A friend of mine is a plastic surgeon – she does boobs, liposuction, facelifts etc privately in a clinic she part owns. Then she does a month each year un-paid working on burn & acid attack victims abroad. Should her partners sack her for moonlighting?
2Dave Darby September 21st, 2016
Good question. I had a think about it, and came up with the list below for starters. The NHS is underfunded, and is being slowly privatised. This isn’t accidental – the corporate sector and its neoliberal politicians are doing it deliberately. We need to be vigilant if we want to keep the NHS, and I thinkt that allowing the things below to happen is scandalous and extremely dangerous for the NHS.
1. some private procedures will be carried out on NHS premises using NHS equipment and staff, which can’t be used by NHS patients at the same time. It’s just queue jumping by the better off.
2. private sector costs are reduced because if a private patient develops complications, becomes seriously ill (or runs out of money), or if the treatment becomes unprofitable, they are dumped back on to the NHS for the taxpayer to pick up the bill.
3. the private sector uses doctors that have been trained, and have their standards maintained by the NHS, using taxpayers’ money.
4. in the NHS, doctors are always looking to cut costs, and won’t prescribe drugs unless absolutely necessary. That’s not true in the private sector – there are often / usually kickbacks from drug companies, to stimulate more drug sales – not for the benefit of patients, but for the benefit of the shareholders of the private practices and the drug companies.
5. every hour an NHS consultant, trained using taxpayers’ money, works in the private sector, is an hour that he or she is not using his or her skills in the NHS for the benefit of all of us – which means longer waiting times, and damages the reputation of the NHS.
6. often, NHS consultants work in the private sector when they’re on call for the NHS – but they can’t be reached, and even if they can, they’re not available.
7. doctors in the private sector often carry out (profitable) procedures that would be considered unnecessary or even risky in the NHS – sometimes resulting in the patient needing follow-up treatment in the NHS – using bed / resources / doctors’ time that would otherwise be freed up for other patients.
8. the private sector isn’t so interested in difficult or unprofitable treatment, and patients who fall into that bracket get passed on to the NHS – improving results in the private sector and making the NHS look worse than it really is.
9. the private sector (including insurance companies) can get access to NHS patient records, built up over years, at the taxpayers’ expense.
10. if something life-threatening happens during private treatment (e.g. a heart attack), they just dial 999 and an NHS ambulance arrives at taxpayers’ expense.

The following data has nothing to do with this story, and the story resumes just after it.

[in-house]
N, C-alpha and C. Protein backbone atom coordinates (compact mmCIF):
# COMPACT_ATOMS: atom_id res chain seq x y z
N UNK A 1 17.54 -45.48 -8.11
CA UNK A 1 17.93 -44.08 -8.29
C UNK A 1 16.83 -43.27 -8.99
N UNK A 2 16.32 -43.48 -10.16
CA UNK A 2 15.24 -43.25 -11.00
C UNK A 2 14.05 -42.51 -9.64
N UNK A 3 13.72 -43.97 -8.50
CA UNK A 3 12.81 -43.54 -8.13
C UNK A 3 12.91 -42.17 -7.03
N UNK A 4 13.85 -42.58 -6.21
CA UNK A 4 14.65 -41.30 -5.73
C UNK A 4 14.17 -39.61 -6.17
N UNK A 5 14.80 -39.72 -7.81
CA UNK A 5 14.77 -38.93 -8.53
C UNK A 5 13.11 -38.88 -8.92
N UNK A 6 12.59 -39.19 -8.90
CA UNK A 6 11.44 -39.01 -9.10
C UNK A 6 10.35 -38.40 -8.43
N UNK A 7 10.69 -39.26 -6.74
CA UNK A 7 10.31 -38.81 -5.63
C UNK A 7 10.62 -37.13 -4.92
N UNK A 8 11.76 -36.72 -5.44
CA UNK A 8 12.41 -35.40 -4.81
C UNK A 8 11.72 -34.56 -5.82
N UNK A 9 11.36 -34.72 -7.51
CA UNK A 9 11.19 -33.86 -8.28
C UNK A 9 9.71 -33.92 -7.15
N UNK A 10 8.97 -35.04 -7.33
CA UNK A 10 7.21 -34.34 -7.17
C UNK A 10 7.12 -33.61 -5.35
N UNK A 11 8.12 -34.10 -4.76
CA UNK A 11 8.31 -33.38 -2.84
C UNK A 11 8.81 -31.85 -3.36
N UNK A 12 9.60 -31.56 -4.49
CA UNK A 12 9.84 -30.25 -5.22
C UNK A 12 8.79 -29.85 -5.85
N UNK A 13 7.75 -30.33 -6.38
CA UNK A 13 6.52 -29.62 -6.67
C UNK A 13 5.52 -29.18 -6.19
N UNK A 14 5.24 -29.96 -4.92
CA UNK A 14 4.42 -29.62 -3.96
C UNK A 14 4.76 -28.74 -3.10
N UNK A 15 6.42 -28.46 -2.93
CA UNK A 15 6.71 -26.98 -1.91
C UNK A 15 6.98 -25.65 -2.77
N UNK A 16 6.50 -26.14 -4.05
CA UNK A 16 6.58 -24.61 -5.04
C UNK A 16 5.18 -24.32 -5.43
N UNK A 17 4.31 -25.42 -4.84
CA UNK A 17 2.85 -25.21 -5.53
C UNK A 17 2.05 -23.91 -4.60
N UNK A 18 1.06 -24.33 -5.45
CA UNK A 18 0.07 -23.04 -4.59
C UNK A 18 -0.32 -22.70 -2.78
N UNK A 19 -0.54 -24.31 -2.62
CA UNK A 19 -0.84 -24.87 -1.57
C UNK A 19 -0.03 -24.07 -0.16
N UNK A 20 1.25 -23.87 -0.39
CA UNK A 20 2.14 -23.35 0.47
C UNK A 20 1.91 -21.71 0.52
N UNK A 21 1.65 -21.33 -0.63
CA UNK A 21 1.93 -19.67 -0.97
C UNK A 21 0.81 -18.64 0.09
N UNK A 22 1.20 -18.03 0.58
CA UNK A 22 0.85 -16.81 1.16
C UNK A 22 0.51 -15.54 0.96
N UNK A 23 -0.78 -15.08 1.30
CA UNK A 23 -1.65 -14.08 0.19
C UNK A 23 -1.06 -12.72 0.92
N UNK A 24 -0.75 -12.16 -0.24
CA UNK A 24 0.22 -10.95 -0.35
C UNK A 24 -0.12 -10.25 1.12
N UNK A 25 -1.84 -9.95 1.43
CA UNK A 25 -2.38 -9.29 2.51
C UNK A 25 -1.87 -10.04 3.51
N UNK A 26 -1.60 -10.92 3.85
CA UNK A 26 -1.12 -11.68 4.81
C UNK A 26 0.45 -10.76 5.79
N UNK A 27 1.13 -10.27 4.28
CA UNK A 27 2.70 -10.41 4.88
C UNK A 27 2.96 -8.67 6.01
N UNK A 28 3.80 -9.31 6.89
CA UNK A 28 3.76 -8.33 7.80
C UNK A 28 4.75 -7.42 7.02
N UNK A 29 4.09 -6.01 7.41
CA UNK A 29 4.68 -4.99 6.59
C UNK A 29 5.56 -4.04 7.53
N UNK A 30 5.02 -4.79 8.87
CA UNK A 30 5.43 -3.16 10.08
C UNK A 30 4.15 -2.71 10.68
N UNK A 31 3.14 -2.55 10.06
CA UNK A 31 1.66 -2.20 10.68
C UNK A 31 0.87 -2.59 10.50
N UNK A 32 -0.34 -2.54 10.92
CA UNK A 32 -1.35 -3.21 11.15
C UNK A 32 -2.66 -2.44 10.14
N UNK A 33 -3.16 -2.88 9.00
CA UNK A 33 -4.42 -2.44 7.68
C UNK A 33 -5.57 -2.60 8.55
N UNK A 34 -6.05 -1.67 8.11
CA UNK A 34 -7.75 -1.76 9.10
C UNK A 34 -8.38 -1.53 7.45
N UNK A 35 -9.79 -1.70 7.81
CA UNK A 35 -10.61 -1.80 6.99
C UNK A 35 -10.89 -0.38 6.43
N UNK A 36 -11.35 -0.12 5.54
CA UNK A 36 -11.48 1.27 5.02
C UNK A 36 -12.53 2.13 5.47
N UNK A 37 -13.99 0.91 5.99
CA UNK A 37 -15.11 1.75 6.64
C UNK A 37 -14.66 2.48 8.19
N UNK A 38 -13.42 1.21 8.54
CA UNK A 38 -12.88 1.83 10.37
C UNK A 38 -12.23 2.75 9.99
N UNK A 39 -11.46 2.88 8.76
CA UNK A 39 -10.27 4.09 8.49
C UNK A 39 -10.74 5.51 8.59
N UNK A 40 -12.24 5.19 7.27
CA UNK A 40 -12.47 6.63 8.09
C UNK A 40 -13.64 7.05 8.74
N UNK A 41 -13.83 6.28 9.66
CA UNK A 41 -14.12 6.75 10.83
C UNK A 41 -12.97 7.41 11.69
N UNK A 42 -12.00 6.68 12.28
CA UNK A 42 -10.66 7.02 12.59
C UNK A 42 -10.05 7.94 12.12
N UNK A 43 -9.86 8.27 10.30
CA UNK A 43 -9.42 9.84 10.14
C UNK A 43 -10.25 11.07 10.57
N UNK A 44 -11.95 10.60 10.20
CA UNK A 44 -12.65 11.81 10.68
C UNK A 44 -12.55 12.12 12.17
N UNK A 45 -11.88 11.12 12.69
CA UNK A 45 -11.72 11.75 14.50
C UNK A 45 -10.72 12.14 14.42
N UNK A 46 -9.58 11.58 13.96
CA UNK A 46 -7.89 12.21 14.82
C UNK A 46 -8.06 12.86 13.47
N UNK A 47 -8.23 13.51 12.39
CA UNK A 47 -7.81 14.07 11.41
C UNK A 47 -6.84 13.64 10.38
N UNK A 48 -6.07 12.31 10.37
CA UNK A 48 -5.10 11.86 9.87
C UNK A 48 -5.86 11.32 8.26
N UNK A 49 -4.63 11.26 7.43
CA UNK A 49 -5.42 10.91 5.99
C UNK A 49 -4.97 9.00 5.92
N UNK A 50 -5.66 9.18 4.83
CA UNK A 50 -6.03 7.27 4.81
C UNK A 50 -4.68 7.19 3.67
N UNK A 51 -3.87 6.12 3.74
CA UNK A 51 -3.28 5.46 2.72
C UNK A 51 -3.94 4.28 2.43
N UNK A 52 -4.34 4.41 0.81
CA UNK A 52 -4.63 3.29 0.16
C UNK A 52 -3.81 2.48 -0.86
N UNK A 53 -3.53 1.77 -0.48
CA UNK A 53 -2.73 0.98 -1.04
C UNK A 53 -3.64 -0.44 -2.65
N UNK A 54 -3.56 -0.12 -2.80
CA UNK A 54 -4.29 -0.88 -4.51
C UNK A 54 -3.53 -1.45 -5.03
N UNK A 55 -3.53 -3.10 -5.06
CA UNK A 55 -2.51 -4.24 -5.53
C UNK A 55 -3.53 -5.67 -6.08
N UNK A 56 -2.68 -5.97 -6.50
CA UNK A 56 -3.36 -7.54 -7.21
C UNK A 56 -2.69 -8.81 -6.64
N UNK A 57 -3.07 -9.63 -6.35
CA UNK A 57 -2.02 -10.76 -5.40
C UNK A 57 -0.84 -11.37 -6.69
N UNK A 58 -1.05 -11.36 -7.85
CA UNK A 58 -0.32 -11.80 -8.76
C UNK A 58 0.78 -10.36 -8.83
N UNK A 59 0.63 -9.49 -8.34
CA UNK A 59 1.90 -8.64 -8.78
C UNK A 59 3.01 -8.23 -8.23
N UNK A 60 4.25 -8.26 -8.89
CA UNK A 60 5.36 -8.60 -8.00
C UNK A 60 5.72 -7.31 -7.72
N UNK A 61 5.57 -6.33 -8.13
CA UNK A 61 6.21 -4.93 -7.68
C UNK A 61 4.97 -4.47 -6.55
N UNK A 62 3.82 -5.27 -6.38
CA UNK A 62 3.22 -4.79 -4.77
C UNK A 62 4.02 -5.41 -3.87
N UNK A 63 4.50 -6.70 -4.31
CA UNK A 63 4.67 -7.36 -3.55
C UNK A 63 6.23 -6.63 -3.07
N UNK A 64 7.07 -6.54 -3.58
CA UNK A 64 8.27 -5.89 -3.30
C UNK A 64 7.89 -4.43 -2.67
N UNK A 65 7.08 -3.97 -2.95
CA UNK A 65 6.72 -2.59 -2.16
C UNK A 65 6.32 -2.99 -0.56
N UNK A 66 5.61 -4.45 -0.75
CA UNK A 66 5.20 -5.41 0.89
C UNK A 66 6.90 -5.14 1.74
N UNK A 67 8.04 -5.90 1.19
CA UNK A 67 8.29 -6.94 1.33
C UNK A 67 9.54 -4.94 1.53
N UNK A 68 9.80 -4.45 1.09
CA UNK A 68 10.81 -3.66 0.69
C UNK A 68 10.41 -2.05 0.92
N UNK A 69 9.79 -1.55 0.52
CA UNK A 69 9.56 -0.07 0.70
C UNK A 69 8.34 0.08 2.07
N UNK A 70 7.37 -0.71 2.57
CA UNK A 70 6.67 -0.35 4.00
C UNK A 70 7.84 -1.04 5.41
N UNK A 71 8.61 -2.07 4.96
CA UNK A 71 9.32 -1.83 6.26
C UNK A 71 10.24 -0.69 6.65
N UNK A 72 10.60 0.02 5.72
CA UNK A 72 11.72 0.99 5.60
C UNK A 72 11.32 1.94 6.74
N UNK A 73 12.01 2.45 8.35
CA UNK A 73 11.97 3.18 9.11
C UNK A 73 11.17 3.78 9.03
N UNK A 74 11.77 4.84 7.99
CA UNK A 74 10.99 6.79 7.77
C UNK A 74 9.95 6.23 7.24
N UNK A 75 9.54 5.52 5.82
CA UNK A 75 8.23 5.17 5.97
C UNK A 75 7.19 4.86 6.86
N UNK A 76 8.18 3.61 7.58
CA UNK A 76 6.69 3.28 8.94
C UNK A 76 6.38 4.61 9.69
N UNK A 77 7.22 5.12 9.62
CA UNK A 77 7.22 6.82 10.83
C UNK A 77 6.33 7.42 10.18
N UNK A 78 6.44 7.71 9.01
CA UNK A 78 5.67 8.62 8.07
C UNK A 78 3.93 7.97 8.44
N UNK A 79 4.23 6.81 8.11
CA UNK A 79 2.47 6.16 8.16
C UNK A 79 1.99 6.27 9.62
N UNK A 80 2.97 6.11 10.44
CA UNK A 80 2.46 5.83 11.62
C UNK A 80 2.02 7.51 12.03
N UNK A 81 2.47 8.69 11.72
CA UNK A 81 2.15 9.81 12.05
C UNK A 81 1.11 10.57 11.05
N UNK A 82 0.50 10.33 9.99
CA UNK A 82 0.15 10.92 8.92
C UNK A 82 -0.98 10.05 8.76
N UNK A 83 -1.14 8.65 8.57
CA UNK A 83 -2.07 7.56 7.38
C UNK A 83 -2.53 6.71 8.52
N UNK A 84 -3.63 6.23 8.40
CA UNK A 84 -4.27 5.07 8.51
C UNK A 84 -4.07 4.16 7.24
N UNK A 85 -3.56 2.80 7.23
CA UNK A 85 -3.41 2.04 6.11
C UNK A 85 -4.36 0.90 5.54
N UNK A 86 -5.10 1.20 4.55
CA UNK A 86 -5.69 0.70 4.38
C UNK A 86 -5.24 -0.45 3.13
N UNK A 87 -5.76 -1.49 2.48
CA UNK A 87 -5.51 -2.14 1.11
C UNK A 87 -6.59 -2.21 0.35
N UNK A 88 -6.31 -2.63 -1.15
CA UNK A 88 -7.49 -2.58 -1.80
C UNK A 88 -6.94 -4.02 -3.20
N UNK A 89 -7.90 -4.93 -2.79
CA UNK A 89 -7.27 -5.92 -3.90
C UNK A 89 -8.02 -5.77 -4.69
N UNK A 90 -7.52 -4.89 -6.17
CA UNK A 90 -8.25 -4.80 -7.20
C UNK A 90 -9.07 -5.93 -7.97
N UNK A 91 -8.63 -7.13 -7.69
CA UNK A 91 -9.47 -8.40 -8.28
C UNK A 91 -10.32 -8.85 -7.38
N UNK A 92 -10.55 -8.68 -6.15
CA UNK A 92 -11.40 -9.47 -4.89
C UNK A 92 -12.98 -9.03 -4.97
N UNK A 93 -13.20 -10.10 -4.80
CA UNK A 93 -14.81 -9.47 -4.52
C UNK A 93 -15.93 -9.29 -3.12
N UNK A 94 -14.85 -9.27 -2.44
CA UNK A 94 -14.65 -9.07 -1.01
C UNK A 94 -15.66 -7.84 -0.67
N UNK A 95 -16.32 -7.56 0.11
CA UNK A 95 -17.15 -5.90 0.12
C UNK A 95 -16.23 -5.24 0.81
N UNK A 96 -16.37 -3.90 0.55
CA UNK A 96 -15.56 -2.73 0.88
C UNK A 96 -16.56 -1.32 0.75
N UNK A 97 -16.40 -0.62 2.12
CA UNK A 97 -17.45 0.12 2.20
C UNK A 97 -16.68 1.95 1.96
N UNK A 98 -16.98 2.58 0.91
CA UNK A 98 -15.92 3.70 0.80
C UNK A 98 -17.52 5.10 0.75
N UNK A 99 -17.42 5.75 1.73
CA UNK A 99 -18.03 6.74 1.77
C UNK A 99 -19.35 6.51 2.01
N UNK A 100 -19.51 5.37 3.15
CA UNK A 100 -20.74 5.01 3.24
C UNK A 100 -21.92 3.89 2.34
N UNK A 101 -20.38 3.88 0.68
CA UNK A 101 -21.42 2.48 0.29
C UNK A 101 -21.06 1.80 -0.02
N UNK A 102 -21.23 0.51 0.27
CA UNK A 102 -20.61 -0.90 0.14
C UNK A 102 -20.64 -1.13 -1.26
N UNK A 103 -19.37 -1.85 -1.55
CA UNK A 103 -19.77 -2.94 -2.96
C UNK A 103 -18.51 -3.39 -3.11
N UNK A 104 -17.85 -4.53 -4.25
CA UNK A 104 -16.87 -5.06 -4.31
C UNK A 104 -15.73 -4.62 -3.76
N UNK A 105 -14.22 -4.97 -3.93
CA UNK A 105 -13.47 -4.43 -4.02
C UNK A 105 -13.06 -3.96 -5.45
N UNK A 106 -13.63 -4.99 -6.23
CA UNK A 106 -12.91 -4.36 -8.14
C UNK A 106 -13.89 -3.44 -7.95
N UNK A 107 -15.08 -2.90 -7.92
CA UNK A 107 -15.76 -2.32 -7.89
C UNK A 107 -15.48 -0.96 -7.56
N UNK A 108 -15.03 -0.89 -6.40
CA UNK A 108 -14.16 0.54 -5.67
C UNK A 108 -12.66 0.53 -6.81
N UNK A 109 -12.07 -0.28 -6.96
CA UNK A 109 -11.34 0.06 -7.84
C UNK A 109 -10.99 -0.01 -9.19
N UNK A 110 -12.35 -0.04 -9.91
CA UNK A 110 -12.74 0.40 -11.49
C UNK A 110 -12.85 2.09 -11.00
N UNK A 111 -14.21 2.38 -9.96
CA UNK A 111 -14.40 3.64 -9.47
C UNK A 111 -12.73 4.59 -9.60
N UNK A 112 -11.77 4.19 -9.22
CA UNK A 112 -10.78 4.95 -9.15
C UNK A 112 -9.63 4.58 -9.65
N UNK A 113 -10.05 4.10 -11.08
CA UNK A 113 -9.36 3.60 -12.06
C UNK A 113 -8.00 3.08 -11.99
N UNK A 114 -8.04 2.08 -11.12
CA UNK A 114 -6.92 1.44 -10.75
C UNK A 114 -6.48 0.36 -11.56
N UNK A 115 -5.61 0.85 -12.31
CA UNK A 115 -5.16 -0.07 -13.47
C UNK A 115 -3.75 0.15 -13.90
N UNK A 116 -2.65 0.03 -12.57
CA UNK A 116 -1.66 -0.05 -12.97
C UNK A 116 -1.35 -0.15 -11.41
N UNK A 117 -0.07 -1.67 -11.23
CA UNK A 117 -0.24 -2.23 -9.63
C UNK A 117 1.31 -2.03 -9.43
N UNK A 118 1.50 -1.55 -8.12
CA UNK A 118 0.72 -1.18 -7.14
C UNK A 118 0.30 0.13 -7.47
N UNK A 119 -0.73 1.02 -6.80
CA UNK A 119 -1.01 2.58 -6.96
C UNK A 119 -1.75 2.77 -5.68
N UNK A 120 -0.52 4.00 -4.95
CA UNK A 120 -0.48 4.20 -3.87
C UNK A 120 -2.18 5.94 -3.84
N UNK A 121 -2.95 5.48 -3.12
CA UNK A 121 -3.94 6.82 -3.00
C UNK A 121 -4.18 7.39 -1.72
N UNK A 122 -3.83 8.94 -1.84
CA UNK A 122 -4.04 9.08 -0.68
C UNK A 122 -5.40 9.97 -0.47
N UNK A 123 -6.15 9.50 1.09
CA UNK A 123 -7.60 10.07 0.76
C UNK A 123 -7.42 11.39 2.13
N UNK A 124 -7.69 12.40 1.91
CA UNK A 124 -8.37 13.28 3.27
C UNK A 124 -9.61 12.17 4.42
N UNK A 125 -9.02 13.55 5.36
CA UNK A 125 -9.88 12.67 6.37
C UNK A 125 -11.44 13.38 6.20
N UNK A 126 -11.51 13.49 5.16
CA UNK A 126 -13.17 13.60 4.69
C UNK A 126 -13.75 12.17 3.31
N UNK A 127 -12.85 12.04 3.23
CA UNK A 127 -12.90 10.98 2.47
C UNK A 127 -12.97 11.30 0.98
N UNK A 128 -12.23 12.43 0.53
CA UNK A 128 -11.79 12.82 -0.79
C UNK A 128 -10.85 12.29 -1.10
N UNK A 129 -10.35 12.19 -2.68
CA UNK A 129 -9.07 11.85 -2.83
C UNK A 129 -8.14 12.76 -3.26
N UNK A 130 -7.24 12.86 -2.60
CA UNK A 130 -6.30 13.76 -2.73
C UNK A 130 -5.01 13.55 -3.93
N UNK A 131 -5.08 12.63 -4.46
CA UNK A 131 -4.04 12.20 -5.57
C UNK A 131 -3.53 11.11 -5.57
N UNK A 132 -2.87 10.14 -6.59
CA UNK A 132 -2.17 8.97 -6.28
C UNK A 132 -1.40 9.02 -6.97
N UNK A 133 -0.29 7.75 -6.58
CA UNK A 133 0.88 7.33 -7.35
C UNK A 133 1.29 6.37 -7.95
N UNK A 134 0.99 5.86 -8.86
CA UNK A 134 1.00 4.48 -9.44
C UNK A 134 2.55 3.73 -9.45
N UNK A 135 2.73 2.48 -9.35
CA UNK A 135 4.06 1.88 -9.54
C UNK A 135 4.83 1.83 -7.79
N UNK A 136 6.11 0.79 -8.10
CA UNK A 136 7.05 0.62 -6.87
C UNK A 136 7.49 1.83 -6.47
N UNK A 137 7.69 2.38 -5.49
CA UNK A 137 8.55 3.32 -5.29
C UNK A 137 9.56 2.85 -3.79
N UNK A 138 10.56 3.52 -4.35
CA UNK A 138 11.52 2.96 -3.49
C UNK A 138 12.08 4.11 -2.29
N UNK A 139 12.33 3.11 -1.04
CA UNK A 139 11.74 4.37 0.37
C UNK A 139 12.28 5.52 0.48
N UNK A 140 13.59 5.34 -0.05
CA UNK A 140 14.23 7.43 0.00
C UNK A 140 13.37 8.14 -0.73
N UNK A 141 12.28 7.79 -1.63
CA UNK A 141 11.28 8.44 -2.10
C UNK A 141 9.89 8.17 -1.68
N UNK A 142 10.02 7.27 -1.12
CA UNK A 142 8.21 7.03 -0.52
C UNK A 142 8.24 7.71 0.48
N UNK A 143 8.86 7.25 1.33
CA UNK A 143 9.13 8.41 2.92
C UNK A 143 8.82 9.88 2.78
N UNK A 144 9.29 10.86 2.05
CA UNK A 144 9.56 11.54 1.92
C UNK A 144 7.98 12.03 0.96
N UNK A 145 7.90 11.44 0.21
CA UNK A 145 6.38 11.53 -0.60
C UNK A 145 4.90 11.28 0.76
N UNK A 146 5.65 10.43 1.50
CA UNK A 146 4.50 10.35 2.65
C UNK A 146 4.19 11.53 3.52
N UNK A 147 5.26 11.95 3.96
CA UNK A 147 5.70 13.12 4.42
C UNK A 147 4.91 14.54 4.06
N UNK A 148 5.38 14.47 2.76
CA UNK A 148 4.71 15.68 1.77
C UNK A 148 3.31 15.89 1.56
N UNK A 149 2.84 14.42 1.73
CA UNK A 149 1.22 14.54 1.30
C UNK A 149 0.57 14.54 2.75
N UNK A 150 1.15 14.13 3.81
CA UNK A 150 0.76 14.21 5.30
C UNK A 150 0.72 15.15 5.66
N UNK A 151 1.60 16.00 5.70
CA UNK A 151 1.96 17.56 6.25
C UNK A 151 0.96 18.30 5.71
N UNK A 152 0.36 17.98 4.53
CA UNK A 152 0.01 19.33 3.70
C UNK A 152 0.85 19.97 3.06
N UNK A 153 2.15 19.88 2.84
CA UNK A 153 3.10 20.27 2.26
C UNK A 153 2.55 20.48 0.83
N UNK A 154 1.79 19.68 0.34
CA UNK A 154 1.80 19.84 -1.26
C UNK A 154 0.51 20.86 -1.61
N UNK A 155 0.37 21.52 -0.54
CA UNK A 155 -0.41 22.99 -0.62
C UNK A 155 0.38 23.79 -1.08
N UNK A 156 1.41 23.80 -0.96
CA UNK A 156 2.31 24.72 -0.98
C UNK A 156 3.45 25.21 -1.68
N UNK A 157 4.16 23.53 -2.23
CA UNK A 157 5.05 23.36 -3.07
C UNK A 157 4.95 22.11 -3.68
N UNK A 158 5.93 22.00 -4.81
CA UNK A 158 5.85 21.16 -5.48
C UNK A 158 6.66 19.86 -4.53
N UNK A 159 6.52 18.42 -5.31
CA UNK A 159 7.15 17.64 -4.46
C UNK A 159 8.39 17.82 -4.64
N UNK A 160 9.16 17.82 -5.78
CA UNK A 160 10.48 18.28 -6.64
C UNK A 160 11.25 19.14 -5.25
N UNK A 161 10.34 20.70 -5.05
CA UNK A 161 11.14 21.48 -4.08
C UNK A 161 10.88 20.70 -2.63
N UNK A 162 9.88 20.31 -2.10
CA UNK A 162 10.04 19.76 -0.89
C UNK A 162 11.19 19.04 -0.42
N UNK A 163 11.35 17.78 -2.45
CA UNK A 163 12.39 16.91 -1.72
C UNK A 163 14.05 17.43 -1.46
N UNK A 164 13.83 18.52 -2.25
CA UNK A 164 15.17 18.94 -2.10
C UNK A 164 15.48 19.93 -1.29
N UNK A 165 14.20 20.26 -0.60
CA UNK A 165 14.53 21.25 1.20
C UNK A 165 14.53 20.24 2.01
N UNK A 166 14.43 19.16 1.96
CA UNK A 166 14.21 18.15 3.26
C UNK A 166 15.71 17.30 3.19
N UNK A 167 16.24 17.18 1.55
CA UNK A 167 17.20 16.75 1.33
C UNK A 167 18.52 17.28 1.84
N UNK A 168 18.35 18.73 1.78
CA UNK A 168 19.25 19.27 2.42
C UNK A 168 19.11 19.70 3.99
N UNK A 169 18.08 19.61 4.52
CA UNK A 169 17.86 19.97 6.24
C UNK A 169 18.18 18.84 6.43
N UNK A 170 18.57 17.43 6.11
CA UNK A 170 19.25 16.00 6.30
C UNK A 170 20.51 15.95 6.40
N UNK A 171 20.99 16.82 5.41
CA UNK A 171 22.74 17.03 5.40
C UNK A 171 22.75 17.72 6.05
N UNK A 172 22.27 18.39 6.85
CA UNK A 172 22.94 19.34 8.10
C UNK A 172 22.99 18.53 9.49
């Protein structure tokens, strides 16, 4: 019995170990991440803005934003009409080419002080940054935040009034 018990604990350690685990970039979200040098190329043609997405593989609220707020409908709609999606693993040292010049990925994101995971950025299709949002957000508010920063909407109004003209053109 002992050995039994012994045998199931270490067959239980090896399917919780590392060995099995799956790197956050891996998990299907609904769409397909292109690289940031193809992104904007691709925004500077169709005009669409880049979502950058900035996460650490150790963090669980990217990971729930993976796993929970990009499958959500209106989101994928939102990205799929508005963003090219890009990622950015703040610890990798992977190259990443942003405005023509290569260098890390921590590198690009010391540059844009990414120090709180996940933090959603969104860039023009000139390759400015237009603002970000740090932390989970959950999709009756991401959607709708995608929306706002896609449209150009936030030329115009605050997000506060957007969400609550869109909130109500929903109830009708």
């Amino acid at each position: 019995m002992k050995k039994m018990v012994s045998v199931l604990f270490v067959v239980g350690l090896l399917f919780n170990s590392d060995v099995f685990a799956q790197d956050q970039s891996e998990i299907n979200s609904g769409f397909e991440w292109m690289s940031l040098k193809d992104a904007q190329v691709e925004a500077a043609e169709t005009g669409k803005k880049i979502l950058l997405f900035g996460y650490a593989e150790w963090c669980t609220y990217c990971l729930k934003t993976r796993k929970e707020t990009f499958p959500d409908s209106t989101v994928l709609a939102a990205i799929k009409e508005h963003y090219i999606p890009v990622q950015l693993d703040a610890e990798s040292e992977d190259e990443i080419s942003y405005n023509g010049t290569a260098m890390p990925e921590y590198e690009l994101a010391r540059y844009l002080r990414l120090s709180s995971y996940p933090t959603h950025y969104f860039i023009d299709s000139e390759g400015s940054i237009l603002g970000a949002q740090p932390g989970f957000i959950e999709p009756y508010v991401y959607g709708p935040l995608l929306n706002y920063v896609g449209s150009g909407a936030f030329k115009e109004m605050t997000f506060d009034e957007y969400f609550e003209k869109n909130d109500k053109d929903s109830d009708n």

11. the private sector relies on its image as efficient, fast, reliable etc, but in reality it relies on the NHS. This unrealistically burnishes its own image at the expense of the NHS – and ultimately allows neoliberal politicians to slowly dismantle it.
12. a lot of the things above, in combination with underfunding by neoliberal politicians, means longer NHS waiting times – which then benefits the private sector even more. It’s a grim downward spiral for the NHS.
The situation is different for your friend, who is doing unpaid charity work. But NHS consultants are paid well. What possible reason is there for doing private work as well? I can only think of one. Note that I’m not calling for a ban on private medicine. Let people pay if they want to, but stop the private sector being a drain on the NHS, and an excuse to privatise it. Otherwise we’re headed towards the US system – in fact we might be anyway. The NHS is a fragile and wonderful thing, and it’s not guaranteed that we can hold on to it.
3John Harrison September 22nd, 2016
I’m not sure all your points actually hold up but I agree the NHS is at risk. It seems that every reform and shake up has actually made things worse rather than better. As a doctor said to me, somewhat tongue in cheek, in the good old days people worked hard, smoked like chimneys and drank like fish. They retired at 65 and then dropped dead having paid lots of taxes and cost but a little in their short old age.
4Dave Darby September 22nd, 2016
That’s definitely one way of reducing the strain on the NHS. Not sure I fancy it myself though.
Just discovered that I’m not alone in this view – an NHS consultant said more-or-less the same thing in the Graun in May – https://www.theguardian.com/society/2015/may/05/ban-nhs-doctors-from-private-work-hospital-consultant-says